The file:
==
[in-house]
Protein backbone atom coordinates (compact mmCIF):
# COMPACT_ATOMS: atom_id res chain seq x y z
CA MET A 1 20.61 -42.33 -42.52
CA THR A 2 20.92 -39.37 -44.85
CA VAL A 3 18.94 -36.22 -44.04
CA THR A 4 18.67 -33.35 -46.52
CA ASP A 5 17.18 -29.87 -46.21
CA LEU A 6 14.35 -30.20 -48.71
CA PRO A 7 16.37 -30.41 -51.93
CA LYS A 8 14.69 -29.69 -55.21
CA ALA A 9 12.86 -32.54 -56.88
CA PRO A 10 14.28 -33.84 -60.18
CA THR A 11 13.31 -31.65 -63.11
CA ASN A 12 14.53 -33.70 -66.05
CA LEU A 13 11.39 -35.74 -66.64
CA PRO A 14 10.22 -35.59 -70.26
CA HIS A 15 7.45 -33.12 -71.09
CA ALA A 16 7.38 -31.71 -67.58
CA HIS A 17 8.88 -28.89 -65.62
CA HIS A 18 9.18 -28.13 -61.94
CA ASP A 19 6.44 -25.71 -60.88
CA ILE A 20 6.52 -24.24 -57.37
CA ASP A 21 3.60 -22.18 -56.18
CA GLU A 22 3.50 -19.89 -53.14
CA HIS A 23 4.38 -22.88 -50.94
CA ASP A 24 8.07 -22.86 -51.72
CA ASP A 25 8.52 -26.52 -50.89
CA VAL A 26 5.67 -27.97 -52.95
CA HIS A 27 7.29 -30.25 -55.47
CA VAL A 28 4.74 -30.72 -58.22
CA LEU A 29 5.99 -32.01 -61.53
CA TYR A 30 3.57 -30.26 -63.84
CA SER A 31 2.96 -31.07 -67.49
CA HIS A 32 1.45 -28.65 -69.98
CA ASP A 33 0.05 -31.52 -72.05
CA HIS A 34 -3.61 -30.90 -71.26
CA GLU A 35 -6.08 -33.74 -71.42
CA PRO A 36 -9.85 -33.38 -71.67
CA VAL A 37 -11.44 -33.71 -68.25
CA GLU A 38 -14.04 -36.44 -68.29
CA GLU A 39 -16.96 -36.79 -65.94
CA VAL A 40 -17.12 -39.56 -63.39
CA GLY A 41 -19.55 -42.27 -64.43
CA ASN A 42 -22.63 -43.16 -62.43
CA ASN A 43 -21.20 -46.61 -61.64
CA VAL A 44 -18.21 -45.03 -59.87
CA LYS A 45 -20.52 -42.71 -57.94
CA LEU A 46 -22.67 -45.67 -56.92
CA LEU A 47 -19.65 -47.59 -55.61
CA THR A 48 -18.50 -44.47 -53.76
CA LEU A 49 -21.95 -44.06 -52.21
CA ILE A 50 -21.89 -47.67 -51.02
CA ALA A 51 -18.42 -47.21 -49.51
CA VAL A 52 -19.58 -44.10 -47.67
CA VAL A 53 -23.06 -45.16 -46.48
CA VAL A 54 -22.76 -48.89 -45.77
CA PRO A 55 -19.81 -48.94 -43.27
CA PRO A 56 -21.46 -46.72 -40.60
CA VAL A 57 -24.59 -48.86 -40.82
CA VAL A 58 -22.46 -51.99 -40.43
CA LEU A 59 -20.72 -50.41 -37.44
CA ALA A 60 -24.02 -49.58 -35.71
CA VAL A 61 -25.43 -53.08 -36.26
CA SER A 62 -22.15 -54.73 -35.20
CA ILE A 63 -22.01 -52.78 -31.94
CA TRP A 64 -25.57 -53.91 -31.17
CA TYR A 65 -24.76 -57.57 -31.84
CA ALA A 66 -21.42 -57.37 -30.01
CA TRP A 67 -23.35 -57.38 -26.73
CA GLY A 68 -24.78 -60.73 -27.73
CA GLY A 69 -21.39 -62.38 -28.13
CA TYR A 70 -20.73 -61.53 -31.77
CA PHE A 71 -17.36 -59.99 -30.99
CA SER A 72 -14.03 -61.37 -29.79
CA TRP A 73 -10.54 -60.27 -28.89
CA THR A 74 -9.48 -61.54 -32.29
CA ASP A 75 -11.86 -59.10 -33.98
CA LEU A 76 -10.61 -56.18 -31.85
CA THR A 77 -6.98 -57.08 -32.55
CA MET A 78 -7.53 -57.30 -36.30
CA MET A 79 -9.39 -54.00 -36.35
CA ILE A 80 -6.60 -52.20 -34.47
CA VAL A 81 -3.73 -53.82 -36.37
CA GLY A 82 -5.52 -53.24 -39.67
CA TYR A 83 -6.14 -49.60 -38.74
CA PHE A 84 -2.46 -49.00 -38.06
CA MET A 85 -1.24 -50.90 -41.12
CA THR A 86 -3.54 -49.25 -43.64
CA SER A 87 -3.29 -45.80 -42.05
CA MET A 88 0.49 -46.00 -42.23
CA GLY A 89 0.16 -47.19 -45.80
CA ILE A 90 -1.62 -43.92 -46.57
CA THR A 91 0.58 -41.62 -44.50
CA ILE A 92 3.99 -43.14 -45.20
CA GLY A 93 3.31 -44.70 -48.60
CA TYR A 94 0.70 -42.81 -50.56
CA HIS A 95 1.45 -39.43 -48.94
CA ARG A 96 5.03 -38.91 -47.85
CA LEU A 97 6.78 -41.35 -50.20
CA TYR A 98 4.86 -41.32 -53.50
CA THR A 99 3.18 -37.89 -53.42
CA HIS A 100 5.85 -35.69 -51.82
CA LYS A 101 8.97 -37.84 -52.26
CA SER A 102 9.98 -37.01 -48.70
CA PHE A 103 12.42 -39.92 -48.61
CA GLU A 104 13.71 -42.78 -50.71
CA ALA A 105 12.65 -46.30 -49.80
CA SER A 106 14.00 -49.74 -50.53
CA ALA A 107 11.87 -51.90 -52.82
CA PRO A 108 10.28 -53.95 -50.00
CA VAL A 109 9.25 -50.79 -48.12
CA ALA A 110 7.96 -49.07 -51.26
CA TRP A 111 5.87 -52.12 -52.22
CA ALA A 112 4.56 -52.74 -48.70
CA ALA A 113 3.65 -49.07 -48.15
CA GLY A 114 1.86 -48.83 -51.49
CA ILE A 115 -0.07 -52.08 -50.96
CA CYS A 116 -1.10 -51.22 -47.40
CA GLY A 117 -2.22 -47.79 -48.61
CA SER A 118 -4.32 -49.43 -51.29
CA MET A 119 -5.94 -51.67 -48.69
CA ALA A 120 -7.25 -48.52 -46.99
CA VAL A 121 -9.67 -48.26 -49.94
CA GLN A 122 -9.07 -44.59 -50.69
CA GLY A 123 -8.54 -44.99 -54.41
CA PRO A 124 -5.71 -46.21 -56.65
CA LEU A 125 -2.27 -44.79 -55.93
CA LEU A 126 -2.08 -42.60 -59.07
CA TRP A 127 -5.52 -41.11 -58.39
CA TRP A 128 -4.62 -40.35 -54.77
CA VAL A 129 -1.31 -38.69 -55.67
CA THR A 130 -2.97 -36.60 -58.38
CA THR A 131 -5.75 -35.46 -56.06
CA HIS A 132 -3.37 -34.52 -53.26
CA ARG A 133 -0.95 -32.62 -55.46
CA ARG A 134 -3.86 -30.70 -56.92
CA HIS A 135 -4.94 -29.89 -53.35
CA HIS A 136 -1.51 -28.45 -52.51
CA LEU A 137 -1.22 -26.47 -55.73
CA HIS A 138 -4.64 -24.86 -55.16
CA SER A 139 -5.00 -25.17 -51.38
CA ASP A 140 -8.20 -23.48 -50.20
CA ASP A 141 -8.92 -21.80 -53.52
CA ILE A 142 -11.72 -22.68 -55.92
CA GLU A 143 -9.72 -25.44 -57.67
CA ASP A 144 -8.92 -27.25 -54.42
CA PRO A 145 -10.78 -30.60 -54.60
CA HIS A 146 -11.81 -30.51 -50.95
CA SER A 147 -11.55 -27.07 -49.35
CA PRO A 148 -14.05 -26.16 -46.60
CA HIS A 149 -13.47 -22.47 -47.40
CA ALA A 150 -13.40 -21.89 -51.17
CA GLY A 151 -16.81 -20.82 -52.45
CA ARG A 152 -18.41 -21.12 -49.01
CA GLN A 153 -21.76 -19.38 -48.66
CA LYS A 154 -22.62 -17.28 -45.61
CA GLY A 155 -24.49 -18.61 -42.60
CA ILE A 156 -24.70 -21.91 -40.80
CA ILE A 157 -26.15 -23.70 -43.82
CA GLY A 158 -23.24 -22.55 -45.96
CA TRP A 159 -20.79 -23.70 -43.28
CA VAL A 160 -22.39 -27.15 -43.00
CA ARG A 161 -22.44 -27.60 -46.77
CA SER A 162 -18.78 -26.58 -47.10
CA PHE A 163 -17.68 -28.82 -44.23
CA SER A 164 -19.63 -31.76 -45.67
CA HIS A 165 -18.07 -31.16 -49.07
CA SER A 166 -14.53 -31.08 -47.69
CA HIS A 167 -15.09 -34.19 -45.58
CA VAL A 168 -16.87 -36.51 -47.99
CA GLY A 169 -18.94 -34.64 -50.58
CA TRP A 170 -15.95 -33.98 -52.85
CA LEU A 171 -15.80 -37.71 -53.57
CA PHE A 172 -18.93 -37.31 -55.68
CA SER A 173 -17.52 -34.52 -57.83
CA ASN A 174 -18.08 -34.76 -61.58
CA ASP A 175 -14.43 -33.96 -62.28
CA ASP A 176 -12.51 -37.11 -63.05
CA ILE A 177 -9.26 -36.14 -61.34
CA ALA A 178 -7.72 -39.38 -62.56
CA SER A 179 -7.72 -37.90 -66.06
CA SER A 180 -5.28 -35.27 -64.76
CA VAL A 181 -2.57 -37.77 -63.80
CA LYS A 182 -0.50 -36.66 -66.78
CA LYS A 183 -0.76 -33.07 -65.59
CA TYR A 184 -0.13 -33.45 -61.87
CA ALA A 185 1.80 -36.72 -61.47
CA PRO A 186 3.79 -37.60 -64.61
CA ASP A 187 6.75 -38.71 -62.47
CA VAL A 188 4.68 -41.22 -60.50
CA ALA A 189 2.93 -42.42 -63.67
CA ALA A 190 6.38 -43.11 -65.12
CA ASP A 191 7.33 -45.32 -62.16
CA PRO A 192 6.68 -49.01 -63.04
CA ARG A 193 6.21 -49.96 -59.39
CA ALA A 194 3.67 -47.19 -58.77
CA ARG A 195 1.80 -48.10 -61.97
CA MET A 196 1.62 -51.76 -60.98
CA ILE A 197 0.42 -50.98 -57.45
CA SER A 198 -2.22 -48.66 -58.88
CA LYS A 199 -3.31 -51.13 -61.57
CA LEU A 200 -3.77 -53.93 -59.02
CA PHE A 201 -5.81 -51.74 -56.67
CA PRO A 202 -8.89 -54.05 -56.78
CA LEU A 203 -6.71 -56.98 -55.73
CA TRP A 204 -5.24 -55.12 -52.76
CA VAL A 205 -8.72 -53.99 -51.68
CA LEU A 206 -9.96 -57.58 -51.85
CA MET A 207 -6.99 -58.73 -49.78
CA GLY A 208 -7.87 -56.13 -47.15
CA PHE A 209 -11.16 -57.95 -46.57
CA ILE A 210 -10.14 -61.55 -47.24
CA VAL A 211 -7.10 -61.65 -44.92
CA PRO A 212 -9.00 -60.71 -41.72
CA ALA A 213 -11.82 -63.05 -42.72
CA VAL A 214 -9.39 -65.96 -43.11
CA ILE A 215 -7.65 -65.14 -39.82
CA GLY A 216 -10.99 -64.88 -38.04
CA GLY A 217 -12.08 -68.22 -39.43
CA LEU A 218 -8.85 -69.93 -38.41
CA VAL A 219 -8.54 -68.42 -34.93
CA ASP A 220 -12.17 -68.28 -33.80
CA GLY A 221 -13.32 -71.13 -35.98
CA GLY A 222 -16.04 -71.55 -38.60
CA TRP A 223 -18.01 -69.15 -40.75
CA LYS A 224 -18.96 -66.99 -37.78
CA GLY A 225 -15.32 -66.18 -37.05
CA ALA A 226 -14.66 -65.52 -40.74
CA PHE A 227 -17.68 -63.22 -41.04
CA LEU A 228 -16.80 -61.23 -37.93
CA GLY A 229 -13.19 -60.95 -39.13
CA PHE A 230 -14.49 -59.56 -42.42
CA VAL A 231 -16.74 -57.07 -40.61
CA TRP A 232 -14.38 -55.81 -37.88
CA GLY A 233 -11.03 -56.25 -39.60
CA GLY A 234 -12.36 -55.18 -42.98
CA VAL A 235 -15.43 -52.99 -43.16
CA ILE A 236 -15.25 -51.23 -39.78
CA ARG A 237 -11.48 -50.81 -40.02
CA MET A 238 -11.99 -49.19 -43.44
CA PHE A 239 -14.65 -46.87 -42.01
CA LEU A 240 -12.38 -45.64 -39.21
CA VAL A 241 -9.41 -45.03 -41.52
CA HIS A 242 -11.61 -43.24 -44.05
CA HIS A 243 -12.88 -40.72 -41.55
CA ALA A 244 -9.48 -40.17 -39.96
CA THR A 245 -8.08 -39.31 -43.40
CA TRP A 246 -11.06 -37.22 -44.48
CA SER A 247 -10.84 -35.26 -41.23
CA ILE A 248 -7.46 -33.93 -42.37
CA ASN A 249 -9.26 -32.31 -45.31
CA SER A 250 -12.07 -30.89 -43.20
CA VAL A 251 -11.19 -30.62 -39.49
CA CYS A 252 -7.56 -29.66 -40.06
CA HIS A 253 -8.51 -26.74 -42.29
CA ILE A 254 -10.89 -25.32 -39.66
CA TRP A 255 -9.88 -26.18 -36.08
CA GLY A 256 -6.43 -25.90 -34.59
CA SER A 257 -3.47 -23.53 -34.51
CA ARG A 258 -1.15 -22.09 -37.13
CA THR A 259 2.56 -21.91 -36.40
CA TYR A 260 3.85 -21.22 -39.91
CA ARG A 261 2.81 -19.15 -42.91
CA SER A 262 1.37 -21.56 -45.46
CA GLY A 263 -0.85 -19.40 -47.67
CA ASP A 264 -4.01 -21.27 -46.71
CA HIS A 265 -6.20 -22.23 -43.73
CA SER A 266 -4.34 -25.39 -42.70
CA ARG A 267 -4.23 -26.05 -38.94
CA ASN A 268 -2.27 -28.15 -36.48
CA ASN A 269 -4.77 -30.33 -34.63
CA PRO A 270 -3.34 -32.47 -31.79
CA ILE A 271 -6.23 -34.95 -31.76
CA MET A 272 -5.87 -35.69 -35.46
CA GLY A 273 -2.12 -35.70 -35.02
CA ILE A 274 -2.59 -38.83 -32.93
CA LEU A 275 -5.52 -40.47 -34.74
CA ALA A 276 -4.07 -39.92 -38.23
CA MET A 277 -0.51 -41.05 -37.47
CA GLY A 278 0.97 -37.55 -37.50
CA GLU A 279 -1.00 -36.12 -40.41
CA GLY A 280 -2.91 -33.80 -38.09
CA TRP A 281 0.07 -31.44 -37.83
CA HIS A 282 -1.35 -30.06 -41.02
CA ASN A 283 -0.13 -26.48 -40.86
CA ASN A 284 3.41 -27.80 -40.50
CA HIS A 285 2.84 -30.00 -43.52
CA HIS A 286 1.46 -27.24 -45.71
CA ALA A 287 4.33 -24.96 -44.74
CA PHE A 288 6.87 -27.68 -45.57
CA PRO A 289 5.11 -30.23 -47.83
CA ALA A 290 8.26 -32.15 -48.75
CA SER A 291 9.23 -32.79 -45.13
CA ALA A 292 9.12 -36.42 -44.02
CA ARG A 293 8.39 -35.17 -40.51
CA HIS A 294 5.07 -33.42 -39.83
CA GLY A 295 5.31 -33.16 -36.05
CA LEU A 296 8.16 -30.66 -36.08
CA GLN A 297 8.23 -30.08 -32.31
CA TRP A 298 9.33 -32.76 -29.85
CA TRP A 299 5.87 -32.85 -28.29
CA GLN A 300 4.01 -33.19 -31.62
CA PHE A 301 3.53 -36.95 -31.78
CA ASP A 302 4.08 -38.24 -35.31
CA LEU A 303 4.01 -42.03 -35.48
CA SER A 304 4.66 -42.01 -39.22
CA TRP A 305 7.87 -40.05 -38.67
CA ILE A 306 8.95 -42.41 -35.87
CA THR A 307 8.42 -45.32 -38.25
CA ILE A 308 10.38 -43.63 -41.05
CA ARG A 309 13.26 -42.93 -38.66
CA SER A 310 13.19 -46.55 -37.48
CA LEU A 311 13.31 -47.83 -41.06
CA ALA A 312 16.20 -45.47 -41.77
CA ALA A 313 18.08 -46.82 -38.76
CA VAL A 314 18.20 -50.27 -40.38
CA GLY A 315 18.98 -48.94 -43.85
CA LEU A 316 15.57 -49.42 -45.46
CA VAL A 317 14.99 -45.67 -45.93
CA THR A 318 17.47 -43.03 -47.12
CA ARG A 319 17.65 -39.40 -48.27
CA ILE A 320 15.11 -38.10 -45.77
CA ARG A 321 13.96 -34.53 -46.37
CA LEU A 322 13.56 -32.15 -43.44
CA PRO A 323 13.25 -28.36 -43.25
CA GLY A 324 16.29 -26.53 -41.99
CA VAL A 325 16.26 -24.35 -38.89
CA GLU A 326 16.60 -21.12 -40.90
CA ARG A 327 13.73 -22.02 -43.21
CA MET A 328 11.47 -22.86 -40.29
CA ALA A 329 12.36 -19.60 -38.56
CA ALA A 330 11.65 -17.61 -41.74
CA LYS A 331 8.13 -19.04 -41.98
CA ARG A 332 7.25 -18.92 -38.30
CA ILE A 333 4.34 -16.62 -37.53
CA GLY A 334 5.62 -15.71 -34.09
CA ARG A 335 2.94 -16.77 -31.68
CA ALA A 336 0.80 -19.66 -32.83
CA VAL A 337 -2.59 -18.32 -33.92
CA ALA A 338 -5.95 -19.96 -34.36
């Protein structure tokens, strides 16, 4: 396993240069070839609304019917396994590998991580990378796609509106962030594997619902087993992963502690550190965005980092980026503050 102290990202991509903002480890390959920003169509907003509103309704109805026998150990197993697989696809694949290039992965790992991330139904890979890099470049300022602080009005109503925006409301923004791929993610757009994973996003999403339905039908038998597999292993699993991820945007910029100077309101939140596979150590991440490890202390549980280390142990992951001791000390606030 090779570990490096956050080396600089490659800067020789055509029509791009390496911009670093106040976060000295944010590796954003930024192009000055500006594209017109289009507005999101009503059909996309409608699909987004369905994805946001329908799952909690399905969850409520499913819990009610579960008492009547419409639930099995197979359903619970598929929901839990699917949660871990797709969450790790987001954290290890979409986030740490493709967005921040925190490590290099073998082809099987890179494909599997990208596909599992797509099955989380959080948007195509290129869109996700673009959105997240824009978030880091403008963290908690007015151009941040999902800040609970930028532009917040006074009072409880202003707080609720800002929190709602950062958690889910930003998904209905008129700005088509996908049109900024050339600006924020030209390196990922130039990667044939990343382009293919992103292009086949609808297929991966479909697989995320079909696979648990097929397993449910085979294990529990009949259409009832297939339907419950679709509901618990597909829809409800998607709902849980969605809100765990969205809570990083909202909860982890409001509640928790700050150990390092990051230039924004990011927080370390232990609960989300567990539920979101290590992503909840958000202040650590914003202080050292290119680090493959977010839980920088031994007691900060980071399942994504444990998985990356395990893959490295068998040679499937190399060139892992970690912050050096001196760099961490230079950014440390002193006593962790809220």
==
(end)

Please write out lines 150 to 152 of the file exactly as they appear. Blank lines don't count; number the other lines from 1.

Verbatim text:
CA SER A 147 -11.55 -27.07 -49.35
CA PRO A 148 -14.05 -26.16 -46.60
CA HIS A 149 -13.47 -22.47 -47.40